Based on a multi-layered media ensemble that reaches different audiences and publics, the CCC is able to communicate its political message to a wide range of actors. As a consequence of this, the hackers’ outward-oriented communication establishes and strengthens the Club’s position in public discourse. It is important to mention here that the hackers’ communicative practices are not limited to mediated communication but, as briefly mentioned above, also strongly rely on face-to-face interactions; which is the case when members are invited to share their expertise in governmental committees and public hearings, and when they advise individual legislators and politicians, as well as when they are invited as experts to advise sections of a parliamentary party in the Bundestag or the constitutional court in Germany. The ability to interact with ‘outsiders’ largely relies on the fact that a core group of members forms clear and well-recognizable frames of relevance through organizing both inward- and outward-oriented communication. Bringing the previous section together with this line of reasoning, one can remark that the CCC’s internal communicative figuration not only enables the Club to execute direct digital action in the form of hacking, but also allows the hacker organization to communicate with a diversity of relevant actors (including the larger public) in coherent ways. In the case of the CCC, the relations between hacking and the communicative figuration within the Club are best understood as interlocking arrangements (Kubitschko 2015). These, as will be argued below, have wider consequences for the Chaos Computer Club’s standing as a political actor. To substantiate this line of argument, the final section will put the spotlight on the dynamics that result from the figurational arrangements discussed above, and show how they put the Club into a position to influence larger frames of relevance related to media technologies and infrastructures.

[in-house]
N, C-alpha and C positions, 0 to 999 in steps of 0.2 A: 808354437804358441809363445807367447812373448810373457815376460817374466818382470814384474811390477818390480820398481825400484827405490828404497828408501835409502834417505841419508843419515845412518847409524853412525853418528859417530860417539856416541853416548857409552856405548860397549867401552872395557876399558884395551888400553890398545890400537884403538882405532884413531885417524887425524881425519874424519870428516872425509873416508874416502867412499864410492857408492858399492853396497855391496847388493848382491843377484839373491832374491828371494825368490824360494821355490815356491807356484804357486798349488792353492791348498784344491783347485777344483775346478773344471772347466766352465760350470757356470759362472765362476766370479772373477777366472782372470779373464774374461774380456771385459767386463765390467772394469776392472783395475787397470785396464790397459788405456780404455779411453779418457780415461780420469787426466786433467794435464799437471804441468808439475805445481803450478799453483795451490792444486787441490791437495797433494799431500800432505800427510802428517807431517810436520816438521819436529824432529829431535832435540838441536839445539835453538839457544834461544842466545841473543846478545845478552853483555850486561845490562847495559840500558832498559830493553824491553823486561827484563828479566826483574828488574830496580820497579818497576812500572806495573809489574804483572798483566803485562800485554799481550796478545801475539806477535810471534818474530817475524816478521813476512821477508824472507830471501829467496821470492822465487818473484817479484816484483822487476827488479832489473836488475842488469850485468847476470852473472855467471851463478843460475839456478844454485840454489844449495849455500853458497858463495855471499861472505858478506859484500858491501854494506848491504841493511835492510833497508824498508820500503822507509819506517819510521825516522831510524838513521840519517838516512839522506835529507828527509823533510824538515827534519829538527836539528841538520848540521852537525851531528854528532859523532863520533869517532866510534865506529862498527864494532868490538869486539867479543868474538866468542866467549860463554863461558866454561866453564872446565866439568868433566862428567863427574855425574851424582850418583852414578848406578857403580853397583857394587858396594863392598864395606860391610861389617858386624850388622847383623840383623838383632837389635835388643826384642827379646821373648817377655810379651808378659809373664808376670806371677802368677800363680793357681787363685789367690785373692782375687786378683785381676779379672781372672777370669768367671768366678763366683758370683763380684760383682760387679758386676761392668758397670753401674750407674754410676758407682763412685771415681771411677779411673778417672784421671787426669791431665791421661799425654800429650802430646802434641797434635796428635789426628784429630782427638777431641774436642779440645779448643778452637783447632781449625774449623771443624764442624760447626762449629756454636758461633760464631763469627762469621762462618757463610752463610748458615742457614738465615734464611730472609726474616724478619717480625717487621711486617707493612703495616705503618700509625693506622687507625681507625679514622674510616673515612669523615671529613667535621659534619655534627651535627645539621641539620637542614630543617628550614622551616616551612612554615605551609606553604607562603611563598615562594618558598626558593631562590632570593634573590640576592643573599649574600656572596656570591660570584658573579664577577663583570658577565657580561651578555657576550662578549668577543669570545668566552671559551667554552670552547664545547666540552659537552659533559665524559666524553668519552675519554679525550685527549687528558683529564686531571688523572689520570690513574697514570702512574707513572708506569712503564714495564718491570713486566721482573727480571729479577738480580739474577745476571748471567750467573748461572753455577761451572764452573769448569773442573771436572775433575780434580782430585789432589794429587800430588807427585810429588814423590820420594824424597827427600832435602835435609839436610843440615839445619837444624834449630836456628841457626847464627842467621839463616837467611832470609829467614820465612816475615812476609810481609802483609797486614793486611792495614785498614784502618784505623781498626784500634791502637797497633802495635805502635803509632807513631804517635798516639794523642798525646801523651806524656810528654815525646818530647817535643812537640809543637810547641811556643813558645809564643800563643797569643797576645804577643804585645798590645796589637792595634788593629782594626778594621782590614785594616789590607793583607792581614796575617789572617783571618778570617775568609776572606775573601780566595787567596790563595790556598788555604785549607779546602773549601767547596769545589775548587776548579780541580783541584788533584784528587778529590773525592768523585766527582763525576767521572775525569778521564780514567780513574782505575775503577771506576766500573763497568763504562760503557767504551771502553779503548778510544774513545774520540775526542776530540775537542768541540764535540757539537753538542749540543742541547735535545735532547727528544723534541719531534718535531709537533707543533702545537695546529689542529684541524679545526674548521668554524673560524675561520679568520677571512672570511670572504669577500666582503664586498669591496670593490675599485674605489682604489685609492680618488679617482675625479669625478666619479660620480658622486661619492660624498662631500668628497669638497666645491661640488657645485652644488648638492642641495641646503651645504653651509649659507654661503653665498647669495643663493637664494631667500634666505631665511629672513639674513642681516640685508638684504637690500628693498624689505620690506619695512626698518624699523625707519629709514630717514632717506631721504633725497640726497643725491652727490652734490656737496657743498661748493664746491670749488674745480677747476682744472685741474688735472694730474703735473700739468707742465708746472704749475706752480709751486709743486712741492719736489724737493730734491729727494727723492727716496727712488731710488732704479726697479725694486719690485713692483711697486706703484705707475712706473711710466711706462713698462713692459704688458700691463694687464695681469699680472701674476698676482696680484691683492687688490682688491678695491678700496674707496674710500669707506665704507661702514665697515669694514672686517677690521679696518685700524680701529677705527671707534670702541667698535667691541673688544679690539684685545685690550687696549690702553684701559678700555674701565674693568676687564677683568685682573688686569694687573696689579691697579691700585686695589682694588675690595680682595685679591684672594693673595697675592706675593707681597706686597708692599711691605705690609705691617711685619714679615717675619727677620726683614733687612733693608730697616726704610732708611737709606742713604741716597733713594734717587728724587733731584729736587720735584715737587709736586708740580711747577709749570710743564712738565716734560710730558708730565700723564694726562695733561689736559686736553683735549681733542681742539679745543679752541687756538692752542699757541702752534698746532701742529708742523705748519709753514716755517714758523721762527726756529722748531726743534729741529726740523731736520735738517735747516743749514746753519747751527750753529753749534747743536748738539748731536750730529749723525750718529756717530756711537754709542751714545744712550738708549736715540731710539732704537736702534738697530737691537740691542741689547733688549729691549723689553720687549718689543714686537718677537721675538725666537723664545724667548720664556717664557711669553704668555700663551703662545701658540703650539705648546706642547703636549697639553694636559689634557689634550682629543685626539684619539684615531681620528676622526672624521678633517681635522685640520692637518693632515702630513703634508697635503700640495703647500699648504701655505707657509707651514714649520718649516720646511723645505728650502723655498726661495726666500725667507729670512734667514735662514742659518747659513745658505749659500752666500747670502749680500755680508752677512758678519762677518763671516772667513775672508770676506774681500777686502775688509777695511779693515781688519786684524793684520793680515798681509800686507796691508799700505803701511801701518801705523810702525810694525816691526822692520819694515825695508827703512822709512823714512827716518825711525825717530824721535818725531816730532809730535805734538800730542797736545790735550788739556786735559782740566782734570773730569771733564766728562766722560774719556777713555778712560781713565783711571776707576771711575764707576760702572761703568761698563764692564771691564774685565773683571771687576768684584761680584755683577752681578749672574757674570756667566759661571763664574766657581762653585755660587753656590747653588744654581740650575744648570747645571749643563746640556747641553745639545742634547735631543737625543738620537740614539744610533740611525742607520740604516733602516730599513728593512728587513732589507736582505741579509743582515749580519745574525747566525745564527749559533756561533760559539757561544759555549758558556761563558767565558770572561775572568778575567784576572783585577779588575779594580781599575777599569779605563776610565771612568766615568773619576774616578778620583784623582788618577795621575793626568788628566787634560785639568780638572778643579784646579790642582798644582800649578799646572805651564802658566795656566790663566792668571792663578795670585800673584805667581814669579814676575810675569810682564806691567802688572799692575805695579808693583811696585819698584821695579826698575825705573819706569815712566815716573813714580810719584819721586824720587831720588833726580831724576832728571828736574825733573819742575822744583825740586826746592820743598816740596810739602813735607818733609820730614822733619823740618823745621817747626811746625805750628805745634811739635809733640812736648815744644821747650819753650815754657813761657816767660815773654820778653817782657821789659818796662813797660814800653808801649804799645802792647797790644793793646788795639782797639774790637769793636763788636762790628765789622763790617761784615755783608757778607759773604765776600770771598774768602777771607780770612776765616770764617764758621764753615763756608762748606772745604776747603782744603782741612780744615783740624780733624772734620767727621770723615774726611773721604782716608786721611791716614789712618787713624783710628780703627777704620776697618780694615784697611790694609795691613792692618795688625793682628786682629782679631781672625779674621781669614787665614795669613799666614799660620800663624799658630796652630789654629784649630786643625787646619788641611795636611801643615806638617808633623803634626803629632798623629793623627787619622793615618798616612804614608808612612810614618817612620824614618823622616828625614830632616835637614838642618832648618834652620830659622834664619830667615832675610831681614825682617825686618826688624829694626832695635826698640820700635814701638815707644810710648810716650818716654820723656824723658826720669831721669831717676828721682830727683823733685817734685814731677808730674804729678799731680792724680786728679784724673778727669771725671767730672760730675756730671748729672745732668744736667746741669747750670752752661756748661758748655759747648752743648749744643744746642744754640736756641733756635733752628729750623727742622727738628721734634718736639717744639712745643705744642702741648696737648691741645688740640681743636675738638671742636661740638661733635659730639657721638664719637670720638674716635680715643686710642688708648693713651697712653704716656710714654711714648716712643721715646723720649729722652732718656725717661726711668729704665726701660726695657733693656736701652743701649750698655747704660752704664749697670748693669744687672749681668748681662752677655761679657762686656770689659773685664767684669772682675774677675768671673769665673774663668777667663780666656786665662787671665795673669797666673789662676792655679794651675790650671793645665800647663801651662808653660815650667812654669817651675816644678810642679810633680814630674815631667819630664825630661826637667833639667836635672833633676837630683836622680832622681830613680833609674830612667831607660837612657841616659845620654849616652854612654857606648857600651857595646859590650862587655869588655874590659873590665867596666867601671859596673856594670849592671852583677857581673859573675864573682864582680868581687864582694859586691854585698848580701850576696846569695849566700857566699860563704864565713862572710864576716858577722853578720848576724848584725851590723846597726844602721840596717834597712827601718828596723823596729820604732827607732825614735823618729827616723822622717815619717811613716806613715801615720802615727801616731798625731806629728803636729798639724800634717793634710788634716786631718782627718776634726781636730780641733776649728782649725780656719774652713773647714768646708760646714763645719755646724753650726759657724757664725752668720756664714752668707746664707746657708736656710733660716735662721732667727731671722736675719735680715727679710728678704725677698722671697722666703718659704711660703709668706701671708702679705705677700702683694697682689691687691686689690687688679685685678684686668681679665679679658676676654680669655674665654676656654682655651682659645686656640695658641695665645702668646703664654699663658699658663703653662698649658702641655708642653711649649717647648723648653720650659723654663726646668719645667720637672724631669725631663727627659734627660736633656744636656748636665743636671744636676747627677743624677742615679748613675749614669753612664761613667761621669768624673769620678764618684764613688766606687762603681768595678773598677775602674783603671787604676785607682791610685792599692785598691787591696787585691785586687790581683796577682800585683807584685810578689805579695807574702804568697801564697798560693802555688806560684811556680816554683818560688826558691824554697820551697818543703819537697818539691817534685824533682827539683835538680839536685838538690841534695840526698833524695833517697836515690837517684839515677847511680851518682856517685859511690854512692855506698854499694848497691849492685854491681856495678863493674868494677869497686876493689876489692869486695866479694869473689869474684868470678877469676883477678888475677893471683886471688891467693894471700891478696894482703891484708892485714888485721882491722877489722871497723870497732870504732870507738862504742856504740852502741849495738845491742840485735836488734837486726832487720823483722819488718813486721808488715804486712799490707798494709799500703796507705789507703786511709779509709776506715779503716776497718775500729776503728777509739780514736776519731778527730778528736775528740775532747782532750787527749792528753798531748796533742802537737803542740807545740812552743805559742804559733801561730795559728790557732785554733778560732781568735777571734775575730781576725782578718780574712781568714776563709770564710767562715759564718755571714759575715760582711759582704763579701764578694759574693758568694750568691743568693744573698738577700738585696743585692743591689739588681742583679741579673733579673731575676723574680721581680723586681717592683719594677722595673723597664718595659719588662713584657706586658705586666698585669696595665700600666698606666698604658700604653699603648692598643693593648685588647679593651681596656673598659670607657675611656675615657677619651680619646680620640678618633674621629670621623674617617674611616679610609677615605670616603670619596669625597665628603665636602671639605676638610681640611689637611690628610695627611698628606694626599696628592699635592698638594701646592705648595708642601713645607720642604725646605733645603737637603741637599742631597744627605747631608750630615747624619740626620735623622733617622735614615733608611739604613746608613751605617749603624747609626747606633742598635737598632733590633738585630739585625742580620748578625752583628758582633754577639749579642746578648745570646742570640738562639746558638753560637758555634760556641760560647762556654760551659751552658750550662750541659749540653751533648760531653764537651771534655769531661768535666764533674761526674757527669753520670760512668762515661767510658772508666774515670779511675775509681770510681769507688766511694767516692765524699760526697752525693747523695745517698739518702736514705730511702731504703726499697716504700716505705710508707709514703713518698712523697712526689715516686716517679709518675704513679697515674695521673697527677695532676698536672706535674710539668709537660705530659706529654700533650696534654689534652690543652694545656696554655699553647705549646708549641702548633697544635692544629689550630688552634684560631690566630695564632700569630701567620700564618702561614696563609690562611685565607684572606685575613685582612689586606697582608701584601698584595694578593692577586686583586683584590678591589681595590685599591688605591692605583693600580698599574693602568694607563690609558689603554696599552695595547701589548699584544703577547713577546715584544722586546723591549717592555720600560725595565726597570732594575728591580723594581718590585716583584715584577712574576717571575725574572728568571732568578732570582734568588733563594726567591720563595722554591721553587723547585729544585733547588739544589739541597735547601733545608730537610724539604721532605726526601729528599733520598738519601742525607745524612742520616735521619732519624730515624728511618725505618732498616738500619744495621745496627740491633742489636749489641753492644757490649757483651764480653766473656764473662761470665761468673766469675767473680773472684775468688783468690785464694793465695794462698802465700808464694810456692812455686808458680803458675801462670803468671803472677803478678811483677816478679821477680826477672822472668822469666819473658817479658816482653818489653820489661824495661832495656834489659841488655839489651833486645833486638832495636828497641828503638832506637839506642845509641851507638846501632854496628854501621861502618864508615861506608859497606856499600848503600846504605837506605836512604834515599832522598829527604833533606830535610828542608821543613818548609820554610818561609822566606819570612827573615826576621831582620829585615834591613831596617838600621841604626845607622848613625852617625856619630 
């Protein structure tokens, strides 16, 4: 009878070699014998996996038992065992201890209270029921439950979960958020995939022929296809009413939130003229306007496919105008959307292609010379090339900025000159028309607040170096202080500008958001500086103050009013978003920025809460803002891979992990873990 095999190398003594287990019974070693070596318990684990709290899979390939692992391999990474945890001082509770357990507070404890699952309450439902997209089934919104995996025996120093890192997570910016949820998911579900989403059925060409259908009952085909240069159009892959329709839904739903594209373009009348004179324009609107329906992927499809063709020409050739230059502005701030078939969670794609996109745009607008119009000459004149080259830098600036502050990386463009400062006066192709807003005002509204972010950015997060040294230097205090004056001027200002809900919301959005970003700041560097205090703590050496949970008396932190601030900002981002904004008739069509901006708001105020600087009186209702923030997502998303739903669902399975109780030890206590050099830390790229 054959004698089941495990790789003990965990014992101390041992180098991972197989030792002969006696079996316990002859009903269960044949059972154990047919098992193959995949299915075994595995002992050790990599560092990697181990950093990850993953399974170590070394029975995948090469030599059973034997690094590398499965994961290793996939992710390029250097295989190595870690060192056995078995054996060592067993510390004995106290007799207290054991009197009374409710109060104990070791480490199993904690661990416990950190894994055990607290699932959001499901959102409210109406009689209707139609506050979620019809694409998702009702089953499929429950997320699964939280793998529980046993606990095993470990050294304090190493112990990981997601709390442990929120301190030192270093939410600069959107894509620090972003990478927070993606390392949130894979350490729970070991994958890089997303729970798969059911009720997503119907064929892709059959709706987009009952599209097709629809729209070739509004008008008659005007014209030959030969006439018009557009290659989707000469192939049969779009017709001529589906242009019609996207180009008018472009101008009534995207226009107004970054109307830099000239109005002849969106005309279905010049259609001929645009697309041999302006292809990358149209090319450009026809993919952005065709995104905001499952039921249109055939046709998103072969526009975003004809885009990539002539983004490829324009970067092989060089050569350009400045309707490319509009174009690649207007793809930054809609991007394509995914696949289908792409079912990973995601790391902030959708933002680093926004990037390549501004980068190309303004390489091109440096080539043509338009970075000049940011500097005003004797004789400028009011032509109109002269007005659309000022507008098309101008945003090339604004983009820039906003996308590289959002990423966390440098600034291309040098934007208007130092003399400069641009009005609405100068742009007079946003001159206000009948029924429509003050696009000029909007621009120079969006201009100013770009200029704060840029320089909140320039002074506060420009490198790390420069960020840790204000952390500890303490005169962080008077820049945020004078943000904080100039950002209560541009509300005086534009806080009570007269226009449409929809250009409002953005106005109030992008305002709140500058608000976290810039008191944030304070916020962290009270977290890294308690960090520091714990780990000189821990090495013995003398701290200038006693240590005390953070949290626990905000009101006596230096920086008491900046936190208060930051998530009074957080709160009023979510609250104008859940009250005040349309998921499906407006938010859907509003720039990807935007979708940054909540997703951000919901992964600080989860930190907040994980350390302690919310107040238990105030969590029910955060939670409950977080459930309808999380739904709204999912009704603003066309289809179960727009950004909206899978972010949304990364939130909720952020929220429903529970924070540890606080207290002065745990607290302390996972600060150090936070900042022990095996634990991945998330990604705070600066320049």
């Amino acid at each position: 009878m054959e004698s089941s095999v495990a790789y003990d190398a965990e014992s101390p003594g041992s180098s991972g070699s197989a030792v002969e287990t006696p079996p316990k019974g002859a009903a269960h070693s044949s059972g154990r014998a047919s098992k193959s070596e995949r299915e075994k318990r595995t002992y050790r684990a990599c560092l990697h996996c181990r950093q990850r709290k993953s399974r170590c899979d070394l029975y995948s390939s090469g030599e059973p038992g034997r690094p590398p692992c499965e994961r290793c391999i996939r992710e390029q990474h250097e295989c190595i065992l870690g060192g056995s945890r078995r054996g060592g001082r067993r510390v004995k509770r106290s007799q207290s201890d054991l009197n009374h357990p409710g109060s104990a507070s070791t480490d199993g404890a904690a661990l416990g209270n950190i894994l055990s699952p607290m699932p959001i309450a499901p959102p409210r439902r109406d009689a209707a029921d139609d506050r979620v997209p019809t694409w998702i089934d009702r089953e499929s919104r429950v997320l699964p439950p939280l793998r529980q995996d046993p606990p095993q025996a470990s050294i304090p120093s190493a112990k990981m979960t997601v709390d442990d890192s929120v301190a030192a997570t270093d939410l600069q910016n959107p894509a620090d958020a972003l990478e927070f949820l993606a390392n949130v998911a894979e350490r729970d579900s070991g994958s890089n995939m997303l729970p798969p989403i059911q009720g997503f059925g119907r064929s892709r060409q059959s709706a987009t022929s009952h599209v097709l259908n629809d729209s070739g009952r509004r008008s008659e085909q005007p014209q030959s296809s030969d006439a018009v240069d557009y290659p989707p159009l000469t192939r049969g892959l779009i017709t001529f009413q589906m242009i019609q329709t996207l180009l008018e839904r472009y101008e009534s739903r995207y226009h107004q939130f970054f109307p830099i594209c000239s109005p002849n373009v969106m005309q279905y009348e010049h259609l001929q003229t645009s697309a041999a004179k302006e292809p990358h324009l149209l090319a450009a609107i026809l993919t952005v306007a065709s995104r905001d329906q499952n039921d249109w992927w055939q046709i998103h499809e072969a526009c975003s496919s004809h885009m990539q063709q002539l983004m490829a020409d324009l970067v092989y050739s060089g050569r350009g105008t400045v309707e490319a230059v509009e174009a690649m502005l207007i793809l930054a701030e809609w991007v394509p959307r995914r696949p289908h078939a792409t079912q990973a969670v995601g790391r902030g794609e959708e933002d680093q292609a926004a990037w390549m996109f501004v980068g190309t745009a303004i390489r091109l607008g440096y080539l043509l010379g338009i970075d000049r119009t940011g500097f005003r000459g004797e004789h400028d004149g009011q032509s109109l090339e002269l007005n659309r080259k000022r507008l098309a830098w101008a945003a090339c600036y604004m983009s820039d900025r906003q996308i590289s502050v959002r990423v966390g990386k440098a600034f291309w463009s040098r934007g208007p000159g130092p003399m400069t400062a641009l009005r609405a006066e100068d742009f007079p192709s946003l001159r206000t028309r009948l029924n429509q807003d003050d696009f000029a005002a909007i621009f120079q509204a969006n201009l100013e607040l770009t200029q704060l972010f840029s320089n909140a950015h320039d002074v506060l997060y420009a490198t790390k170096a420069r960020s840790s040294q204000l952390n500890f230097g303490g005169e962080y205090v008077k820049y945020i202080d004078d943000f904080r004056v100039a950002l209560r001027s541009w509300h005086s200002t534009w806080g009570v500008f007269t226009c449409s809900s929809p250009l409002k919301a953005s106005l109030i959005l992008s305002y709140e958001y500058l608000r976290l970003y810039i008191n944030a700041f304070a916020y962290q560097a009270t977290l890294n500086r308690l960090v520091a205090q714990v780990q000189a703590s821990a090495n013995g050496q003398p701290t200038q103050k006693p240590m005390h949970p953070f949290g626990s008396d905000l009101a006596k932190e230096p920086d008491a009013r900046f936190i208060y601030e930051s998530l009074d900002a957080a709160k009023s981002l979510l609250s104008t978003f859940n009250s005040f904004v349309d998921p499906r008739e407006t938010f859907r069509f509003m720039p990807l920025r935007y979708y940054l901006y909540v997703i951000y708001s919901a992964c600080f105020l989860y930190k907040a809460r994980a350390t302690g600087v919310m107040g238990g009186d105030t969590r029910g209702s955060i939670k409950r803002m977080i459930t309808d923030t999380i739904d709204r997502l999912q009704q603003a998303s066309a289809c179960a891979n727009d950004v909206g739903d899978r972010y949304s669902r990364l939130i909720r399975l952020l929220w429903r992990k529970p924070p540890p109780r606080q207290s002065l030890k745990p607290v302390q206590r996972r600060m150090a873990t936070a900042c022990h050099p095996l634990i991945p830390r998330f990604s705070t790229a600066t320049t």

4.5 Spiral of Legitimation